Mister Rogers wasn’t just nice — he was rev­o­lu­tion­ary.

The Washington Post Sunday - - OUTLOOK - An­nie Mur­phy Paul is a so­cial-sci­ence jour­nal­ist at work on a book about re­think­ing in­tel­li­gence.

In a recent in­ter­view on NPR, jour­nal­ist Beth Macy was asked about the per­sonal toll taken by her work re­port­ing on the rav­ages of the opi­oid cri­sis — work that en­tailed spend­ing hour upon hour with des­per­ate ad­dicts and griev­ing fam­i­lies. Macy replied that the words of a friend helped buoy her spir­its and guide her ap­proach to the story, which also in­volved in­ter­view­ing “the peo­ple fight­ing back” against the scourge of ad­dic­tion: doc­tors, so­cial work­ers, first re­spon­ders, health ac­tivists. Re­called Macy of her friend: “He quoted Mister Rogers — he said, ‘Look for the helpers.’ ”

“Look for the helpers”: a small gift, one of many, for which we can thank the children’s tele­vi­sion per­son­al­ity Mister Rogers. The life of Fred Rogers — yes, he had one out­side the con­fines of the liv­ing room where each day he changed into a cardi­gan and sneak­ers on cam­era — is re­counted in “The Good Neigh­bor,” a new bi­og­ra­phy by Maxwell King. King, a former jour­nal­ist who now leads the non­profit Pitts­burgh Foun­da­tion, of­fers the full com­ple­ment of heart­warm­ing, feel-good sto­ries we would ex­pect from a book about Mister Rogers. But, as King is at pains to demon­strate, Rogers wasn’t just about feel­ing good. He was no su­per­fi­cial car­toon of nice­ness. The man was deep — a qual­ity that dis­tin­guished him from the char­ac­ters fea­tured in other children’s shows, from Soupy Sales and Cap­tain Kan­ga­roo to, later, Bar­ney the Di­nosaur and Elmo the he­lium-voiced Mup­pet. Rogers treated with sober se­ri­ous­ness no­tions that the rest of us re­gard as plat­i­tudes — “Love thy neigh­bor” — and de­vot­edly lived them out. He made nice­ness rad­i­cal.

King is a skilled sto­ry­teller who cap­tures the essence of not only Rogers the per­son but also the very par­tic­u­lar Amer­i­can scene that pro­duced him. The fu­ture tele­vi­sion icon was born in 1928 in La­trobe, Pa., an in­dus­trial city 40 miles out­side Pitts­burgh. View­ers who re­gard him as the epit­ome of mid­dle-class bour­geois habits may be sur­prised to learn that Rogers grew up very, very rich, in a man­sion with a cook and a chauf­feur. His mother, known around town for her ex­tra­or­di­nary kind­ness and gen­eros­ity, was a model for Fred and the source of the ad­vice Macy found so in­spir­ing: “When I was a boy and I would see scary things in the news,” Rogers once re­lated on his show, “my mother would say to me: ‘Look for the helpers. You will al­ways find peo­ple who are help­ing.’ To this day, es­pe­cially in times of dis­as­ter, I re­mem­ber my mother’s words, and I am al­ways com­forted by real­iz­ing that there are still so many helpers — so many car­ing peo­ple in this world.”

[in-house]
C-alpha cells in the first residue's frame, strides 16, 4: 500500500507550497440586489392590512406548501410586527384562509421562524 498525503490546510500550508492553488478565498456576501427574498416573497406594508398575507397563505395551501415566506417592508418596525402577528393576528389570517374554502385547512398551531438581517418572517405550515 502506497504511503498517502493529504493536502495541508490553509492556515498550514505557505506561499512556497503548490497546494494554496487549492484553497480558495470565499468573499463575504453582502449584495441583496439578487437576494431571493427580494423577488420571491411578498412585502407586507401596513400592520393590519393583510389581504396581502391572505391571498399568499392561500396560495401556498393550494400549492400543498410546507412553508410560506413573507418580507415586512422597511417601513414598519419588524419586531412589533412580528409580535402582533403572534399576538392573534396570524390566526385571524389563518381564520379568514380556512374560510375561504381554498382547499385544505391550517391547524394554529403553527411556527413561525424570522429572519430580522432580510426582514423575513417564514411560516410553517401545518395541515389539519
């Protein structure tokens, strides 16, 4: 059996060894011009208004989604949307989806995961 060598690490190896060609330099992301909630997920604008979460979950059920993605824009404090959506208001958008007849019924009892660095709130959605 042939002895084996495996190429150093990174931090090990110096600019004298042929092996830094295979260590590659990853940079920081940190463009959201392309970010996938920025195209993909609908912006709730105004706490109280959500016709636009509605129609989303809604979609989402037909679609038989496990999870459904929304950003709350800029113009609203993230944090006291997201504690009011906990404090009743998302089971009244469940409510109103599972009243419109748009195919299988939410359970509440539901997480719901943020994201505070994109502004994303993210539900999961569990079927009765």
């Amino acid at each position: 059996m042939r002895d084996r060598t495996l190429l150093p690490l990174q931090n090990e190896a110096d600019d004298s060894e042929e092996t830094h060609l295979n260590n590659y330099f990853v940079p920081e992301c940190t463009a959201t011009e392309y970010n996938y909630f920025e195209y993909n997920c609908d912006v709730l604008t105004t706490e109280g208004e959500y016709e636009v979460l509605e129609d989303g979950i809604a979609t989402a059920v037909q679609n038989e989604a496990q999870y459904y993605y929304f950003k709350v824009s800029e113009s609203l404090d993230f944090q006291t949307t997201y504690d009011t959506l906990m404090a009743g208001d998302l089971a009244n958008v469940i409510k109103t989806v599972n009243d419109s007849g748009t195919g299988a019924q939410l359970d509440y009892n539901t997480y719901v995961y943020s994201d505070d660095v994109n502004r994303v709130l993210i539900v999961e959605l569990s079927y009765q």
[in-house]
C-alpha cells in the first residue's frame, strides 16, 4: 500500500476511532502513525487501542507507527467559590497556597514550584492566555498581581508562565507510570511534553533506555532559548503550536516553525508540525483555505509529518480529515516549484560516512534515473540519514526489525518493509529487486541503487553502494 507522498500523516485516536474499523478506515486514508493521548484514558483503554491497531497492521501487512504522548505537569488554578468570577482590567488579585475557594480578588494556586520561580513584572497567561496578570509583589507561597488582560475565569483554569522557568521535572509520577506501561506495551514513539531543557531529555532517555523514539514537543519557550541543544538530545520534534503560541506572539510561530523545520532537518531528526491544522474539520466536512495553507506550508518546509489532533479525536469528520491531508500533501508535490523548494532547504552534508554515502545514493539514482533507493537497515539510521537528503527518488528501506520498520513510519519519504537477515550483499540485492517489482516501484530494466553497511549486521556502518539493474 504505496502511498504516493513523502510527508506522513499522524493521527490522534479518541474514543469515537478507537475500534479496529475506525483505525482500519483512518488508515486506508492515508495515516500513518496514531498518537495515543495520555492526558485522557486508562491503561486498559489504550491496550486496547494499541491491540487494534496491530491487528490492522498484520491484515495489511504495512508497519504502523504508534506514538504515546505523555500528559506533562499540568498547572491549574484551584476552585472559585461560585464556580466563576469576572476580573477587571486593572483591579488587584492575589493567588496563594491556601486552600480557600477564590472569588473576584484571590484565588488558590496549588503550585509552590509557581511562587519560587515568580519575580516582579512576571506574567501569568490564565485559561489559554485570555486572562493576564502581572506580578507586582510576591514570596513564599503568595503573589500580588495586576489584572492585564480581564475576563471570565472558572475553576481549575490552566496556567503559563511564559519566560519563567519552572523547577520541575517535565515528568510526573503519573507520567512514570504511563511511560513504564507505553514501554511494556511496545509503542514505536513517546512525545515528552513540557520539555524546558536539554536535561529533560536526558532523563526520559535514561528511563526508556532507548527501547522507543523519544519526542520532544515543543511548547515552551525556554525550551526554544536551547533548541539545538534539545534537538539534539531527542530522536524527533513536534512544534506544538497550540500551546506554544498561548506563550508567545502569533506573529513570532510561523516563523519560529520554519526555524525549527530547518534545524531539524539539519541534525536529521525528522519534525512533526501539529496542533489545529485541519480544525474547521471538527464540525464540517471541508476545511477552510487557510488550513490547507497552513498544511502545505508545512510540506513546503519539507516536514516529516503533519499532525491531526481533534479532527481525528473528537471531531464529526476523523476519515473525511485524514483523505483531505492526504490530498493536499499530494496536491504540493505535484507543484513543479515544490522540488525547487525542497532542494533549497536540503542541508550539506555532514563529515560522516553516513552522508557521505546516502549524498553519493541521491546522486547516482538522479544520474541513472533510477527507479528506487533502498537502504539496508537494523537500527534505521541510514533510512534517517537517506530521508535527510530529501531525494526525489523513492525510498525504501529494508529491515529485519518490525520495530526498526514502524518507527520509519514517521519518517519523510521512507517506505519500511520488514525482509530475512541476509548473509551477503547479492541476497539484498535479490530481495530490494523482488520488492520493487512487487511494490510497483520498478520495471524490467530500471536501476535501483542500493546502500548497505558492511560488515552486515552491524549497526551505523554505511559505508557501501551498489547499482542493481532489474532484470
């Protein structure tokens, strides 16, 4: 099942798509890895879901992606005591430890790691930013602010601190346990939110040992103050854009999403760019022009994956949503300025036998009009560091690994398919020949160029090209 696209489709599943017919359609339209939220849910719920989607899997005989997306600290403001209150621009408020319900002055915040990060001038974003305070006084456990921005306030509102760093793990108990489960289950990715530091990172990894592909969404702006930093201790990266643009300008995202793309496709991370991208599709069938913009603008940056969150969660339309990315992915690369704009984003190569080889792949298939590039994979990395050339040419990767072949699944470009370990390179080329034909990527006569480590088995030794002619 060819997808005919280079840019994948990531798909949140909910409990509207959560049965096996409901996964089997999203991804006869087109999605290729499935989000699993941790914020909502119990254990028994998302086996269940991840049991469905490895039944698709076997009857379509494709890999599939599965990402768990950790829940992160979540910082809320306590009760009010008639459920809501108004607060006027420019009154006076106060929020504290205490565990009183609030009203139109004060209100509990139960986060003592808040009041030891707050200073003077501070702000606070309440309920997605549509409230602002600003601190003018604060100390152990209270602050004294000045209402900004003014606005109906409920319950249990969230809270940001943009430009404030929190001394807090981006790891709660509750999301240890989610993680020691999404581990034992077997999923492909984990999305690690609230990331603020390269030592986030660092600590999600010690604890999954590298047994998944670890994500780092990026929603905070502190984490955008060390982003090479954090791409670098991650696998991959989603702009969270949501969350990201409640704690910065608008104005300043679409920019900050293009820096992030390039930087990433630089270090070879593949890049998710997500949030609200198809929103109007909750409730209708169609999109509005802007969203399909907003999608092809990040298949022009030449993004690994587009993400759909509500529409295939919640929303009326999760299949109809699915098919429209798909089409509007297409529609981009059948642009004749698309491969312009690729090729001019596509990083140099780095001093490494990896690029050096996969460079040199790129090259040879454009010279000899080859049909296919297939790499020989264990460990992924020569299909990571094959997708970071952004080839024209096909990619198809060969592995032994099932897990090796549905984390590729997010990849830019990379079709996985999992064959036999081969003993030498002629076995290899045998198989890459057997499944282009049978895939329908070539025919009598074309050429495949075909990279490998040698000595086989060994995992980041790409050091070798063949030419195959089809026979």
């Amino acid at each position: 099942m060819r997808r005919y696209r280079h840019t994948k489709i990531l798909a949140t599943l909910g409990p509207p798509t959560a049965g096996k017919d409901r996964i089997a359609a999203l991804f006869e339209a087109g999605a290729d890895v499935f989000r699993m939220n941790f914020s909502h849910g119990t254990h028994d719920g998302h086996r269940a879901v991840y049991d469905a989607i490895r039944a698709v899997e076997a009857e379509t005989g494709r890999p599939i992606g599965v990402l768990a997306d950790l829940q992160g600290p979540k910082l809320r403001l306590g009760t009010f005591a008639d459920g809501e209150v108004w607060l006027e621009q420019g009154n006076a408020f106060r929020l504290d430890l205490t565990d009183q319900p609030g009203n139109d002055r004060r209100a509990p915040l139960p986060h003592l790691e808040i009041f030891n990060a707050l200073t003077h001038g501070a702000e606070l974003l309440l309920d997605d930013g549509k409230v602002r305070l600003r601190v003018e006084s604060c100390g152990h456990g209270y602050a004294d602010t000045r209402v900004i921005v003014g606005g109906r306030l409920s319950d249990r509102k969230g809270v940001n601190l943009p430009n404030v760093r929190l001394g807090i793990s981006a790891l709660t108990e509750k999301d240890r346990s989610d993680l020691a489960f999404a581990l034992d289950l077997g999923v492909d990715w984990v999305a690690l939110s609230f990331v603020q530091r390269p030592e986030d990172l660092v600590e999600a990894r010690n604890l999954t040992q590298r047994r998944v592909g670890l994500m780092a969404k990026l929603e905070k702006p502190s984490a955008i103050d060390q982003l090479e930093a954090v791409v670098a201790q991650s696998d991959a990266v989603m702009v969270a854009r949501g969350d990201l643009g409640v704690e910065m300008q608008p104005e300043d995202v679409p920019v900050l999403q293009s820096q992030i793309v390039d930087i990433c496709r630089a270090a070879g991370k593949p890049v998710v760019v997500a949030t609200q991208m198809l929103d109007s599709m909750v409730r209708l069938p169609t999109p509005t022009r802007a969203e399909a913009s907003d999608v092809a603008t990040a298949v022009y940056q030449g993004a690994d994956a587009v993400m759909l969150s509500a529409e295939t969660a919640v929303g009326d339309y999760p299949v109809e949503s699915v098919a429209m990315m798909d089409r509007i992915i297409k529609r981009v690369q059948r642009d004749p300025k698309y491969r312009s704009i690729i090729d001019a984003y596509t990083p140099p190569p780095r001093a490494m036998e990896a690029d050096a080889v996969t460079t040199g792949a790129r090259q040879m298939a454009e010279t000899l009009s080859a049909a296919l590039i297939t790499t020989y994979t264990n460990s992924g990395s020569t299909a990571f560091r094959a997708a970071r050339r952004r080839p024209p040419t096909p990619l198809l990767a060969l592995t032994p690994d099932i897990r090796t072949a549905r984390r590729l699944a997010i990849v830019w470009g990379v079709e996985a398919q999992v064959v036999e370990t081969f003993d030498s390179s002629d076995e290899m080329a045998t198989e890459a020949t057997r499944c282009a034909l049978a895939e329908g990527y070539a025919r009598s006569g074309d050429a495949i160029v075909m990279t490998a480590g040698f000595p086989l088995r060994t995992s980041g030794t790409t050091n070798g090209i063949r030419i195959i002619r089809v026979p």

Rogers him­self was a “sickly, chubby boy” whose class­mates called him “Fat Freddy” and chased him home from school. De­spite such treat­ment, he formed a lov­ing at­tach­ment to his home town, which he would later re-cre­ate on his show as “The Neigh­bor­hood of Make-Be­lieve,” com­plete with trol­leys and fac­to­ries. Many of the fac­to­ries in real-life La­trobe were owned by Rogers’s fam­ily, but un­like the su­per-rich of to­day, the Rogerses lived and worked and so­cial­ized among their less-af­flu­ent neigh­bors in­stead of other peo­ple of wealth. Read­ing King’s ac­count of this close-knit and com­mu­nity-minded city, one gains new in­sight into the af­fec­tion and nos­tal­gia so many feel for “Mister Rogers’ Neigh­bor­hood”: Its host was dra­ma­tiz­ing a world that was al­ready, at that mo­ment, slip­ping away.

“The Good Neigh­bor” guides us smoothly from Rogers’s child­hood though his early adult­hood and the start of his pro­fes­sional ca­reer. Af­ter study­ing mu­sic com­po­si­tion at Rollins Col­lege in Florida (where he met his fu­ture wife, a pi­anist named Joanne Byrd), he was hired by NBC Tele­vi­sion in New York, work­ing as an as­sis­tant pro­ducer and floor di­rec­tor for shows like “The Kate Smith Evening Hour” and the “NBC Opera Theatre.” In 1953, Rogers moved back to Penn­syl­va­nia to work at WQED Pitts­burgh, the na­tion’s first com­mu­nity-spon­sored ed­u­ca­tional tele­vi­sion sta­tion. There he pro­duced a pro­gram called “The Children’s Corner,” in which he in­tro­duced many of the char­ac­ters that would later be­come fa­mil­iar to gen­er­a­tions of young view­ers: Daniel Striped Tiger, X the Owl, King Fri­day XIII, Hen­ri­etta Pussy­cat, Lady Elaine Fairchilde. That show led to the cre­ation of “Mister Rogers’ Neigh­bor­hood,” fea­tur­ing Rogers him­self as host, which was dis­trib­uted na­tion­ally start­ing in 1968.